The Weight of Glory Second Edition- Heath McNease (2013)

click on image to listen to the entire album for free!

There are a lot of firsts in today’s post: first total album post, first hip-hop music post, and our first C.S. Lewis – themed post.  All very good things to initiate into Truth in Tunes.

Heath McNease is southern boy who somehow grew up on both Bob Dylan and N.W.A.  As Christ got a hold of his heart, his music stayed true to both his varietal styles and his deep faith in God.  One of those deepening influences on McNease has been C.S. Lewis.  So much so, that he made an entire album dedicated to Lewis’ written works.

This album is entirely creative and impressively comprehensive.  Most all of C.S. Lewis’ major works are represented on this 12 song collection.  From theological treatises such as Mere Christianity and Weight of Glory, to spiritual introspections such as A Grief Observed and Surprised By Joy, to fictional masterpieces such as Narnia and Perelandra…and many, many more.  Each tune is like a personal rap of the cliff-notes version of each book (or book character).

The album doesn’t stop offering there.  You can tell that Heath treasured this project because he made two versions of the album: the first edition captures his singer/song writer side and this second edition remixes the same genius with his hip hop nature (with the help of Greg LaFollette).  In addition, each song is eloquently explained through a brief video featuring Heath McNease on his Youtube channel.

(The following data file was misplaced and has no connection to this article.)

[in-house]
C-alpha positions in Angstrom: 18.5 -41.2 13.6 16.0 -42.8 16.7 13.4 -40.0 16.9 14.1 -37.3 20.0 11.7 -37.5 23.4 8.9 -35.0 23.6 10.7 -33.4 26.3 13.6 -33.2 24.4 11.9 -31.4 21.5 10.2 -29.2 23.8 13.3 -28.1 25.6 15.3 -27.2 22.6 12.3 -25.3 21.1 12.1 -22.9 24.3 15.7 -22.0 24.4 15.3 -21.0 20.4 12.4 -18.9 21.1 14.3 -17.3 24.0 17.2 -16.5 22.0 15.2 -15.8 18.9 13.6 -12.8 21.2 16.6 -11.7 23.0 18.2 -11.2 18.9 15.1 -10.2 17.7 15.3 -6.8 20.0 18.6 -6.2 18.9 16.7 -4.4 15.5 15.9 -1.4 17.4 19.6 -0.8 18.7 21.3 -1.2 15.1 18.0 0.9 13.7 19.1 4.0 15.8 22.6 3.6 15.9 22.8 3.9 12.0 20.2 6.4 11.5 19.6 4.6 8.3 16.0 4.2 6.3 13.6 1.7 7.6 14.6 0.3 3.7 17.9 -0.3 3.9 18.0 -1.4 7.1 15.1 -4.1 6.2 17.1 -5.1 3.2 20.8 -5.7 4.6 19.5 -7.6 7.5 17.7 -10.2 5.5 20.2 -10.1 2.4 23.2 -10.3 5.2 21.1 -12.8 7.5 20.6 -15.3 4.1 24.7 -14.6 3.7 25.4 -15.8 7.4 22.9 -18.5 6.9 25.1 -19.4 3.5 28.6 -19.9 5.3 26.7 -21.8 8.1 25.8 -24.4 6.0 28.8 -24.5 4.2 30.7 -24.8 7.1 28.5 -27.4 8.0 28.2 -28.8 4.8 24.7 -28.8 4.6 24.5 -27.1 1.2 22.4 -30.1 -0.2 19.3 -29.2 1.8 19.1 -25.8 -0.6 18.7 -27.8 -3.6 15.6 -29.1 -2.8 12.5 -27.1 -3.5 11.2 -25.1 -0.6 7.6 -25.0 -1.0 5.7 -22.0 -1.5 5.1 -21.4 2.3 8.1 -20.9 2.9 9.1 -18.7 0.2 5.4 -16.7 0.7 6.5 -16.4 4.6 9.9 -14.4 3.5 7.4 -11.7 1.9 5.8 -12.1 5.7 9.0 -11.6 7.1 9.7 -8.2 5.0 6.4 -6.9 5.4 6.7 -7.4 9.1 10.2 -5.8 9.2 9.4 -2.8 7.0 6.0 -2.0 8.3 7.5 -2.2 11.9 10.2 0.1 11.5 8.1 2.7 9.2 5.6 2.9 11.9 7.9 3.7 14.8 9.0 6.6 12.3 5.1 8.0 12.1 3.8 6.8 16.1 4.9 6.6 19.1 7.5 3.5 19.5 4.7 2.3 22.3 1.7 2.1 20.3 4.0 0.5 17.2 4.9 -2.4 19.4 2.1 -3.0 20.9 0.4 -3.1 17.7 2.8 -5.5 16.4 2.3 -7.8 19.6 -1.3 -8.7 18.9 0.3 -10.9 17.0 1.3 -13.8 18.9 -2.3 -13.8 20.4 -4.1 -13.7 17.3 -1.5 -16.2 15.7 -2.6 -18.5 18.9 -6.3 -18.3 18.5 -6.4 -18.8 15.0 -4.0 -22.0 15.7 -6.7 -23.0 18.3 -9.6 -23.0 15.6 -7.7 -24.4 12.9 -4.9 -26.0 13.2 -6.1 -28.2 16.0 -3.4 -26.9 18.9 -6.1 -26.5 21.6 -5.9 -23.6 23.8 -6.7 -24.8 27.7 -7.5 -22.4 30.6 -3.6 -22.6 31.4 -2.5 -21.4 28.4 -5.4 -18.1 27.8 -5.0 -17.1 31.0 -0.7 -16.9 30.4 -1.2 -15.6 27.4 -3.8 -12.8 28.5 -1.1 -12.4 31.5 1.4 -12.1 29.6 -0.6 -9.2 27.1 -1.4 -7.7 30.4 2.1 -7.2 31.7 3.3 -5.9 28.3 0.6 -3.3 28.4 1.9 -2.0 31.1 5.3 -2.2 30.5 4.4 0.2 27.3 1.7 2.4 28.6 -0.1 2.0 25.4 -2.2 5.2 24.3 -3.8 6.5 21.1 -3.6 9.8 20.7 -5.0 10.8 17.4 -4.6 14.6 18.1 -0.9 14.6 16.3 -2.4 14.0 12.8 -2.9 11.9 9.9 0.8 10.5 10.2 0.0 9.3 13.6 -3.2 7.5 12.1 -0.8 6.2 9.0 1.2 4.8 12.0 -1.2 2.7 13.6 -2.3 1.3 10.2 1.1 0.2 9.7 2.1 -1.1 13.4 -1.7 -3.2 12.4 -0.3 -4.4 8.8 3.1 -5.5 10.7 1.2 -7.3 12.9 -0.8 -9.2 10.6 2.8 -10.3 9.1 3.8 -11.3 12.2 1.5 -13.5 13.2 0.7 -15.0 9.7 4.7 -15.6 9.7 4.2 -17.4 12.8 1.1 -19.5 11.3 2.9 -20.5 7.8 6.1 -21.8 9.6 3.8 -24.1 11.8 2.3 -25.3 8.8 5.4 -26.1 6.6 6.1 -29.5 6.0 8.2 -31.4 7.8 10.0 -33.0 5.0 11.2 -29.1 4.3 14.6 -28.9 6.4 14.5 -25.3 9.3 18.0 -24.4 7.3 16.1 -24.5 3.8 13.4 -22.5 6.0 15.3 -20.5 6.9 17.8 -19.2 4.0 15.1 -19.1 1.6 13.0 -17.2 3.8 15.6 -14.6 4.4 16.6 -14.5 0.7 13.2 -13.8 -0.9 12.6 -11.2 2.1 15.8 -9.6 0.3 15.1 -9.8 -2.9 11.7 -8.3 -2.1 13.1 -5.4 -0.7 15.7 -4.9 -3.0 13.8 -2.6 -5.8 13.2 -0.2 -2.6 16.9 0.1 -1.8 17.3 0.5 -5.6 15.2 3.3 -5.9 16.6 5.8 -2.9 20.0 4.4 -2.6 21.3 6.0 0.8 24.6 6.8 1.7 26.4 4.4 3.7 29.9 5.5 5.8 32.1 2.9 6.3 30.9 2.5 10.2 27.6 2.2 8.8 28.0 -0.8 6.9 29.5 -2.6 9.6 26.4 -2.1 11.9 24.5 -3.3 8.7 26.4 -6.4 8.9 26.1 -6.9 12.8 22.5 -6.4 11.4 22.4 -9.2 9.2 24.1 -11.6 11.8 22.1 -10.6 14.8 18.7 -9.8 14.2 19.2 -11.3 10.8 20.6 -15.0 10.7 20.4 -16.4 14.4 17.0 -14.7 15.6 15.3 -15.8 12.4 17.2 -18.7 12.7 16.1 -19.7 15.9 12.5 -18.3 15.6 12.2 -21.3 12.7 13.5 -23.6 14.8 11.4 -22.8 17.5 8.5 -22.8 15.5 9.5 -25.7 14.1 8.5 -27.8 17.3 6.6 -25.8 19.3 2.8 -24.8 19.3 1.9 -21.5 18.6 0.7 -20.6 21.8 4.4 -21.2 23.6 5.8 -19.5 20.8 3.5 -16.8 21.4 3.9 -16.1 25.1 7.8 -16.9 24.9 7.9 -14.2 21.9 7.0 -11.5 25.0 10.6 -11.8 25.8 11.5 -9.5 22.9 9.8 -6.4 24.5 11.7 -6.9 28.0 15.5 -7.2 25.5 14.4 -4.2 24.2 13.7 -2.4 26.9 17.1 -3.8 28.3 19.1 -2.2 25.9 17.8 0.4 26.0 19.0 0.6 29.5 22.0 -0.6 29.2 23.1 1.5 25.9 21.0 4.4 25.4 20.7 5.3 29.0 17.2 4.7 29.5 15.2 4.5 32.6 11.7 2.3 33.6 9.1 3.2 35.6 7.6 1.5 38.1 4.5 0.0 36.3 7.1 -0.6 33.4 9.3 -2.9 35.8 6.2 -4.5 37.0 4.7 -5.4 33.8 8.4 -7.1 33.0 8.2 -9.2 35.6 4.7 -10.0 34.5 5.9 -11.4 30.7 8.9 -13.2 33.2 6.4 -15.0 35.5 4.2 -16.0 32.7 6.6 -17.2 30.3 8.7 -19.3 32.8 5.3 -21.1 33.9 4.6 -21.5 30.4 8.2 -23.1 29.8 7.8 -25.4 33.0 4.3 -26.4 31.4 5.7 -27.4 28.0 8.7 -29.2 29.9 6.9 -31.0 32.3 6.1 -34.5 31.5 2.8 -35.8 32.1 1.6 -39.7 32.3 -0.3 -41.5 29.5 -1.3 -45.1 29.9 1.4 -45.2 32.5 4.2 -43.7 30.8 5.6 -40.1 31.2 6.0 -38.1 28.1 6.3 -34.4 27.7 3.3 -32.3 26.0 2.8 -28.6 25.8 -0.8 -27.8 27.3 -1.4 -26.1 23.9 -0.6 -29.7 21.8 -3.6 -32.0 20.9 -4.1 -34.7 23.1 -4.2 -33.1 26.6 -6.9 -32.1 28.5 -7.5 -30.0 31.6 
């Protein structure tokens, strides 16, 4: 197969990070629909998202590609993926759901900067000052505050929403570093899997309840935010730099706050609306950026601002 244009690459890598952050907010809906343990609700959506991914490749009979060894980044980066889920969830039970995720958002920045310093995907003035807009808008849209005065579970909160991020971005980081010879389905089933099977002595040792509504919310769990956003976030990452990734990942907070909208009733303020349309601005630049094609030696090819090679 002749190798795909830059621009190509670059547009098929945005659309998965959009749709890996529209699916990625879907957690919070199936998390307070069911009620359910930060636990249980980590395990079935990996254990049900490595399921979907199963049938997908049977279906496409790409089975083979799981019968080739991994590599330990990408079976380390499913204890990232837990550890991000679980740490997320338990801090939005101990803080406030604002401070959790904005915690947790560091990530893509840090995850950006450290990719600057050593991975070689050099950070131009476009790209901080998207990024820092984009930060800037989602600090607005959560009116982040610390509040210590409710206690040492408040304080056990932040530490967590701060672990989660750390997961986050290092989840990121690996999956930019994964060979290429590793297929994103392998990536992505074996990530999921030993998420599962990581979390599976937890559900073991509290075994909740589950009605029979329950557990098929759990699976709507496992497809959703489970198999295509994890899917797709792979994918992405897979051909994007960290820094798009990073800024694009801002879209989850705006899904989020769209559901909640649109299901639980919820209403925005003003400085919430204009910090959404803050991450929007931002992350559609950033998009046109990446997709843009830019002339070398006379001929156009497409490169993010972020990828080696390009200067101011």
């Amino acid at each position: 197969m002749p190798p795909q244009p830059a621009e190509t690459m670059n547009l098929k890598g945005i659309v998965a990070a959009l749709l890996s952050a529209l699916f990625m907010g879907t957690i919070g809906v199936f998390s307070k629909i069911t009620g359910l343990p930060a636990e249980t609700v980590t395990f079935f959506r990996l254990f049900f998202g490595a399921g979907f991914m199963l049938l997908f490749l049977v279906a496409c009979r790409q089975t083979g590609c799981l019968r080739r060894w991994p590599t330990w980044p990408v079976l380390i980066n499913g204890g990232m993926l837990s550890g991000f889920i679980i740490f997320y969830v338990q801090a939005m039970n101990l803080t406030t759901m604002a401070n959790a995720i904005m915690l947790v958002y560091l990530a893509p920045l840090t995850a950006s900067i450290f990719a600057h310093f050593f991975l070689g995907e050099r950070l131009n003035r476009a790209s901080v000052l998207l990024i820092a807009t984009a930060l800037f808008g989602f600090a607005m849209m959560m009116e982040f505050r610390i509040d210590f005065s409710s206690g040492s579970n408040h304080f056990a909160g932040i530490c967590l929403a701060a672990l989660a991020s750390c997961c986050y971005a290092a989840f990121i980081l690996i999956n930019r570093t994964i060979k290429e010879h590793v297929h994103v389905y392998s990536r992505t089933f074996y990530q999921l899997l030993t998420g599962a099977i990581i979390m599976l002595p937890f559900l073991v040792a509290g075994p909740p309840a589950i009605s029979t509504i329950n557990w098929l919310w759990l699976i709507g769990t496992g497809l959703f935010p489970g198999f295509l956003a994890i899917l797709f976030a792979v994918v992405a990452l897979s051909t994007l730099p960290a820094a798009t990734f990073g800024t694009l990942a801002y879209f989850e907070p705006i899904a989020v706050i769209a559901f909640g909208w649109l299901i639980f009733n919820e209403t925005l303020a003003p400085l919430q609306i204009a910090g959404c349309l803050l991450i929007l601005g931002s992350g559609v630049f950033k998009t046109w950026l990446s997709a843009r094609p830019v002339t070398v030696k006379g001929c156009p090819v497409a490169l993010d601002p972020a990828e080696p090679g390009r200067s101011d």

I appreciate his energy and versatility in all of his music.  I also admire his generosity of offering his work to fans without price.  So, if you dig this drop, be sure to give him props (there, that’s my feeble attempt at rhyme).

Finally, a word about the works of C.S. Lewis put to music.  He was truly blessed with a great gift (much like our favorite musical artists) to deliver God’s truth to us in a special way.  He helped all of us see better – both the beauty of simply truths as well as the brilliance of complex doctrines.  Yet, one of his greater gifts was always this ability to be humble in the midst of his legacy.  He knew he was just a vessel for God’s glory and that he wasn’t perfect.

His other great gift was to remind his readers that our ultimate satisfaction can only be found in God.  Specifically, he helped me to see that all of life, good and bad, points forward and outside to a place and a time that true believers in Jesus constantly look to and long for.  This high hope is what holds us together while we’re here.  Thank you Lewis, for your writings and thank you Heath for your tunes.

“The books or the music in which we thought the beauty was located will betray us if we trust to them; it was not in them, it only came through them,and what came through them was longing.

These things—the beauty, the memory of our own past—are good images of what we really desire; but if they are mistaken for the thing itself they turn into dumb idols,breaking the hearts of their worshippers.

For they are not the thing itself; they are only the scent of a flower we have not found, the echo of a tune we have not heard, news from a country we have never yet visited.”  – C.S. Lewis, The Weight of Glory

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